I’m such a suburbanite, I’m not even entirely sure that culvert is the right word. I suppose “drainage ditch” is another good term for it. In the winter months, I thought it was grand when it provided the boys with our own private tobogganing hill:

4:365 Frontyard sledding

In summer months, however, it turns into a yawing green canyon of death. I tried running the mower the length of it, but came precariously close to tumbling over sideways when the slope approached a near vertical. Eventually I had to resort to hunkering down a few steps down from the apex and easing the lawnmower down to the bottom of the ditch, then yanking it back up again as I scrambled to keep my footing and clamber back to the top of the slope, all while maintaining a death-grip on the dead man switch with one hand and frantically swiping the manky cord out of my way with the other. I only slipped and fell once, but I did let the mower tumble into the ditch a few times when gravity had the upper hand and I needed to sacrifice the mower’s momentum to save my own. And there’s a slight chance that I may have flung it into the ditch in exasperation, just once or twice.

It was, to say the least, not pretty. What had seemed like a glorious early summer day had quickly deteriorated into a humid inferno. The only thing thicker than the grass were the mosquito swarms, but the grass was SO thick at the bottom of the ditch that I had to contort the (shifty) handle down flat to the ground beneath my feet (while trying not to lose my balance on the slope and fall ass-over-teakettle into the ditch) so I could give the blades a bit of air so they’d keep turning. And I worked my way methodically up and down that godforsaken ditch that way, cursing lawns and lawnmowers and manky cords and broken handles and mosquito and the sweat running into my eyes in increasingly colourful language. What knocking a tree into the neighbour’s pool during a windstorm did for my introduction to the back neighbours was nothing to the impression I must have made on the front neighbours during the debacle that was my first attempt to cut the lawn.

Eventually, I had to stop as I had a meeting scheduled with a new caregiver (a story to be told another day) but Beloved had wisely ordered pizza and fed the kids as I’d cut and cursed the grass. After two hours of sweaty labour, I’d mowed only two-thirds of the front lawn. Jesus wept, and so did I.

I won’t bore you with the sweaty details of the subsequent session of lawnmowing that weekend. Here’s the highlights: I started cutting just after lunch on Saturday afternoon, picking up where I left off (and falling into a wretched heap when I realized that the grass had grown enough to need recutting in just TWO DAYS) and finishing just before dinner. By the time I was rolling through the last few rows in the back yard, I felt like a marathoner crossing the finish line. I was shaky and weepy and clean out of curses. It had taken me FIVE hours over two days to cut the whole lawn.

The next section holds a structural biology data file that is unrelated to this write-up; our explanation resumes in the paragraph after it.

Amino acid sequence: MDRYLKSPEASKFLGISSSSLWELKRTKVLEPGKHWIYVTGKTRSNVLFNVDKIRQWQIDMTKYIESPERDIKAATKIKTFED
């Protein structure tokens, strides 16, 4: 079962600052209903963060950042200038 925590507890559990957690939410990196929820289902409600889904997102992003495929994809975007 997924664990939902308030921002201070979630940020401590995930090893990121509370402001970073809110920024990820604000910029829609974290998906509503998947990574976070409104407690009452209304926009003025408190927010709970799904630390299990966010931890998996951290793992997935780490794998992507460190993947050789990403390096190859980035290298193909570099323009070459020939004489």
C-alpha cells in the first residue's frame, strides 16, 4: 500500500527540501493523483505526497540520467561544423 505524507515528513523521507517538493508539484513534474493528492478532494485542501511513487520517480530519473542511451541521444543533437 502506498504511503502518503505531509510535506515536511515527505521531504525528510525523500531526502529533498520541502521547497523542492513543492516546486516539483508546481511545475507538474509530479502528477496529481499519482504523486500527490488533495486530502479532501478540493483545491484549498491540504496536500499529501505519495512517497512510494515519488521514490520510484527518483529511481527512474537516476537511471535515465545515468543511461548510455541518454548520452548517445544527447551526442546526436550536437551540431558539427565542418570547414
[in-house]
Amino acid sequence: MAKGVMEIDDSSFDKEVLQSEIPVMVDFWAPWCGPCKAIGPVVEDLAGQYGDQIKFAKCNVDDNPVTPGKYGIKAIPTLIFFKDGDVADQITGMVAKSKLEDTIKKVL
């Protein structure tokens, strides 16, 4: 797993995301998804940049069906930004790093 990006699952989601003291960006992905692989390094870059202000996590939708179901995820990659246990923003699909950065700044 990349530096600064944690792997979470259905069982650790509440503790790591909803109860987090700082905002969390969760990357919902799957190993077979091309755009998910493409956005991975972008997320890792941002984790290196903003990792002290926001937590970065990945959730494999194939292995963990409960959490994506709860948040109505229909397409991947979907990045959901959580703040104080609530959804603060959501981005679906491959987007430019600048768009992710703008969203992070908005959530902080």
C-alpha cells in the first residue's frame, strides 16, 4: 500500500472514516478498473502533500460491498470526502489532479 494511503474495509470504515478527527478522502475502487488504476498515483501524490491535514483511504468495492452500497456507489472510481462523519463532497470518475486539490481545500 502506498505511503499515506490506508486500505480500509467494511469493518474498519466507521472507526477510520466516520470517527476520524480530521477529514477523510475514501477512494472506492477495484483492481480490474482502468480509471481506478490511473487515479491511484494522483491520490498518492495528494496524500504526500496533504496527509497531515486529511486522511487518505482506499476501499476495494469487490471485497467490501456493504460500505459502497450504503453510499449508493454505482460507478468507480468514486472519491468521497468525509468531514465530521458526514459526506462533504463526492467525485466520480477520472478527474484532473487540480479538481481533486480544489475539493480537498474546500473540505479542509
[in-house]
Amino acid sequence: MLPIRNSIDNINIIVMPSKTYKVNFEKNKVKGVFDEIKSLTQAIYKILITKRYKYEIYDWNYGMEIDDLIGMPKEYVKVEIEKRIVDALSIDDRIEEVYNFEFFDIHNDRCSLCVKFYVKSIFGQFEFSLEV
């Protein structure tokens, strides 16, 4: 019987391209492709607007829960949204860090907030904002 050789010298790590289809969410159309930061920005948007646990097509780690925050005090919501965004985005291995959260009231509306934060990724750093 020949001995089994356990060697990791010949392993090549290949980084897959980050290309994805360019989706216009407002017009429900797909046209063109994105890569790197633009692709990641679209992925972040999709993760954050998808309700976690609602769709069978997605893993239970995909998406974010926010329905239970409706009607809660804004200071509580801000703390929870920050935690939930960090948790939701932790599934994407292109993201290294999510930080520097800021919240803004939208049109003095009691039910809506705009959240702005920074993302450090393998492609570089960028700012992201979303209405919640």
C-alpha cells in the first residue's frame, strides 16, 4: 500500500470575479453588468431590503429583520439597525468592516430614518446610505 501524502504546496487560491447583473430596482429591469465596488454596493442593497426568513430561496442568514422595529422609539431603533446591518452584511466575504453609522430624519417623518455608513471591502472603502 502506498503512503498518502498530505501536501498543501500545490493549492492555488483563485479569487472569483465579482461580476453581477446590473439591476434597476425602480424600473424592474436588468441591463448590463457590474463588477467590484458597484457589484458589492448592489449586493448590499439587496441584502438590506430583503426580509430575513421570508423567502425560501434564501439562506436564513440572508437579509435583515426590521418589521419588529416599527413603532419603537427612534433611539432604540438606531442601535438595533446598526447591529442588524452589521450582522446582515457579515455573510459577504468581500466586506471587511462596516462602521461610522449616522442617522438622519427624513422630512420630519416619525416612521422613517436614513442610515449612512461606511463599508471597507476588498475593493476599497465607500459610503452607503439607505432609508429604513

I spent the evening on Saturday nursing my aching biceps and back and trying to massage some feeling into the hand that had permanently taken on the shape of the dead man switch on the lawnmower handle, and researching new electric lawnmowers. I’m still afraid of gas mowers and we can’t afford a lawn tractor. I read that a cordless mower holds a charge for 30 – 45 minutes at a go and guffawed; surely the environmental and financial impact of a shredded cord or two each year is considerably better than that of the five or six lawnmower batteries we’d need to get the job done.

Personally, I’m thinking the best solution is a goat. Beloved expressly forbade me from raising chickens, but he never once said I couldn’t buy a goat…


In which she discusses windstorms with the Universe

29 April 2011 Postcards from Manotick

It went something like this: *ring ring* Hello? Hey, Universe. It’s DaniGirl. DaniGirl! Always a pleasure to hear from you. How are you enjoying your first spring in the new house? Oh, it’s been gorgeous. There’s daffodils and crocuses, the boys love playing in the yard, and the porch is beyond awesome. I’m so happy […]

6 comments Read the full article β†’

In which being off the city water system suddenly became a very good thing

27 April 2011 Postcards from Manotick

Wow, I’m still in shock over the news today of a summer-long outdoor water ban for Barrhaven, Riverside South and Manotick. According to the news so far, the ban will prohibit not just lawn-watering and car-washing, but sprinklers and kiddie pools, too. OTTAWA β€” The City of Ottawa is immediately banning on all outdoor water […]

7 comments Read the full article β†’

In which it occurs to her that the garden is very much larger than she realized

25 April 2011 The ongoing saga of the house

I‘ve been daydreaming of putting in a lovely vegetable garden since the day we first saw this house last August. The yard is so huge, there’s tonnes of room for it. You know what else is huge? The garden. I’m thinking that I may want to try keeping up with the existing garden for a […]

5 comments Read the full article β†’

Oh really? She can blog about something other than pictures??

23 February 2011 The ongoing saga of the house

Each time I even think about writing a new blog post, a voice in my head says, “You’ve really got to blog about something other than photography. You may be obsessed, but you’re going to bore them to tears. For the love of all things holy, is there nothing else in your head except photo […]

8 comments Read the full article β†’